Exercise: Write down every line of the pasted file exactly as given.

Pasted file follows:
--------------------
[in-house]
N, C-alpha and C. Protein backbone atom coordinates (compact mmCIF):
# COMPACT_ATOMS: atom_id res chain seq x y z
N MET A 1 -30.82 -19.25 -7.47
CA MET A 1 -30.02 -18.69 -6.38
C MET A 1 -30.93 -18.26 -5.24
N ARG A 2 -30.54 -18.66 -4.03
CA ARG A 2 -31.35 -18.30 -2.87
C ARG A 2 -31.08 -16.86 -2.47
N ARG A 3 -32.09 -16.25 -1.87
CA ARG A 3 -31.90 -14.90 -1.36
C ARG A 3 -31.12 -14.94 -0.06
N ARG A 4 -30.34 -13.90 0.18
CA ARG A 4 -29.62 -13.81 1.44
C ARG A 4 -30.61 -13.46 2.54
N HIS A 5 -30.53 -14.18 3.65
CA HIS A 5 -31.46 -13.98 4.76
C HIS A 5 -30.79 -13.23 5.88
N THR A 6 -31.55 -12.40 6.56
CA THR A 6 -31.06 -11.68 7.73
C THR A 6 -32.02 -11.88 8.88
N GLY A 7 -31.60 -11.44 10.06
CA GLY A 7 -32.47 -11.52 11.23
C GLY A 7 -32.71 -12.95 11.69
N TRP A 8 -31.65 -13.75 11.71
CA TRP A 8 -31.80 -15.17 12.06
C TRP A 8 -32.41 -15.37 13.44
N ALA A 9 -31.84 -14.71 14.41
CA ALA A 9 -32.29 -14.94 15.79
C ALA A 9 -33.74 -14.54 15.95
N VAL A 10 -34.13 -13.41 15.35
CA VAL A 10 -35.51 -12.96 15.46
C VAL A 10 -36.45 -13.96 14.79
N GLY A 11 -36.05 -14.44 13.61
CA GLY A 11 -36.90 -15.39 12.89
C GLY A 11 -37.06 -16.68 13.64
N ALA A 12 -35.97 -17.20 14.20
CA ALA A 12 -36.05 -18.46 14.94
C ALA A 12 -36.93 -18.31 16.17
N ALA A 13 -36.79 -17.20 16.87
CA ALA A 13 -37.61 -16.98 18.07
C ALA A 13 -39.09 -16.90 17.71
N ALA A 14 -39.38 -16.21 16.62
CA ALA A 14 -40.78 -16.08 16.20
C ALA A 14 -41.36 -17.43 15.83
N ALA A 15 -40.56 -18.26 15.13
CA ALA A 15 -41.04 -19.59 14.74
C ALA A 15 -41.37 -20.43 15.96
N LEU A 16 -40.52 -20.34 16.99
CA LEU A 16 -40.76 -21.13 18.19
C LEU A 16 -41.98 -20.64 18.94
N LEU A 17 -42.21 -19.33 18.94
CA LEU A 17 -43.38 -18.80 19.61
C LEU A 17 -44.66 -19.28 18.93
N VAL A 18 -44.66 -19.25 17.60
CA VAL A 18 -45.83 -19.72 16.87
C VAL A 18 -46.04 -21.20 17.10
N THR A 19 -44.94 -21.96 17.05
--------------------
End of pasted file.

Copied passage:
[in-house]
N, C-alpha and C. Protein backbone atom coordinates (compact mmCIF):
# COMPACT_ATOMS: atom_id res chain seq x y z
N MET A 1 -30.82 -19.25 -7.47
CA MET A 1 -30.02 -18.69 -6.38
C MET A 1 -30.93 -18.26 -5.24
N ARG A 2 -30.54 -18.66 -4.03
CA ARG A 2 -31.35 -18.30 -2.87
C ARG A 2 -31.08 -16.86 -2.47
N ARG A 3 -32.09 -16.25 -1.87
CA ARG A 3 -31.90 -14.90 -1.36
C ARG A 3 -31.12 -14.94 -0.06
N ARG A 4 -30.34 -13.90 0.18
CA ARG A 4 -29.62 -13.81 1.44
C ARG A 4 -30.61 -13.46 2.54
N HIS A 5 -30.53 -14.18 3.65
CA HIS A 5 -31.46 -13.98 4.76
C HIS A 5 -30.79 -13.23 5.88
N THR A 6 -31.55 -12.40 6.56
CA THR A 6 -31.06 -11.68 7.73
C THR A 6 -32.02 -11.88 8.88
N GLY A 7 -31.60 -11.44 10.06
CA GLY A 7 -32.47 -11.52 11.23
C GLY A 7 -32.71 -12.95 11.69
N TRP A 8 -31.65 -13.75 11.71
CA TRP A 8 -31.80 -15.17 12.06
C TRP A 8 -32.41 -15.37 13.44
N ALA A 9 -31.84 -14.71 14.41
CA ALA A 9 -32.29 -14.94 15.79
C ALA A 9 -33.74 -14.54 15.95
N VAL A 10 -34.13 -13.41 15.35
CA VAL A 10 -35.51 -12.96 15.46
C VAL A 10 -36.45 -13.96 14.79
N GLY A 11 -36.05 -14.44 13.61
CA GLY A 11 -36.90 -15.39 12.89
C GLY A 11 -37.06 -16.68 13.64
N ALA A 12 -35.97 -17.20 14.20
CA ALA A 12 -36.05 -18.46 14.94
C ALA A 12 -36.93 -18.31 16.17
N ALA A 13 -36.79 -17.20 16.87
CA ALA A 13 -37.61 -16.98 18.07
C ALA A 13 -39.09 -16.90 17.71
N ALA A 14 -39.38 -16.21 16.62
CA ALA A 14 -40.78 -16.08 16.20
C ALA A 14 -41.36 -17.43 15.83
N ALA A 15 -40.56 -18.26 15.13
CA ALA A 15 -41.04 -19.59 14.74
C ALA A 15 -41.37 -20.43 15.96
N LEU A 16 -40.52 -20.34 16.99
CA LEU A 16 -40.76 -21.13 18.19
C LEU A 16 -41.98 -20.64 18.94
N LEU A 17 -42.21 -19.33 18.94
CA LEU A 17 -43.38 -18.80 19.61
C LEU A 17 -44.66 -19.28 18.93
N VAL A 18 -44.66 -19.25 17.60
CA VAL A 18 -45.83 -19.72 16.87
C VAL A 18 -46.04 -21.20 17.10
N THR A 19 -44.94 -21.96 17.05